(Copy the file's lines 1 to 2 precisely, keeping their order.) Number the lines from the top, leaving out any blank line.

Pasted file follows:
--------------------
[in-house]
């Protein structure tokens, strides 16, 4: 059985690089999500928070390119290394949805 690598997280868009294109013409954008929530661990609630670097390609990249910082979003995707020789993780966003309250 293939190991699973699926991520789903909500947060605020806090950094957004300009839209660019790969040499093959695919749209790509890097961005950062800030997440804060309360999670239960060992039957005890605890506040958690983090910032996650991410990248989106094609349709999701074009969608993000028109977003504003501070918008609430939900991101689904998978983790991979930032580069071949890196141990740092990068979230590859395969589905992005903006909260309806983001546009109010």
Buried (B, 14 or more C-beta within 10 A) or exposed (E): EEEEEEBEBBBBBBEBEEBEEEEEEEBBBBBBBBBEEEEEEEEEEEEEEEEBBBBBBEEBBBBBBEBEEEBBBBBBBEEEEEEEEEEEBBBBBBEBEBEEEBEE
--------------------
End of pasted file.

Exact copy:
[in-house]
């Protein structure tokens, strides 16, 4: 059985690089999500928070390119290394949805 690598997280868009294109013409954008929530661990609630670097390609990249910082979003995707020789993780966003309250 293939190991699973699926991520789903909500947060605020806090950094957004300009839209660019790969040499093959695919749209790509890097961005950062800030997440804060309360999670239960060992039957005890605890506040958690983090910032996650991410990248989106094609349709999701074009969608993000028109977003504003501070918008609430939900991101689904998978983790991979930032580069071949890196141990740092990068979230590859395969589905992005903006909260309806983001546009109010």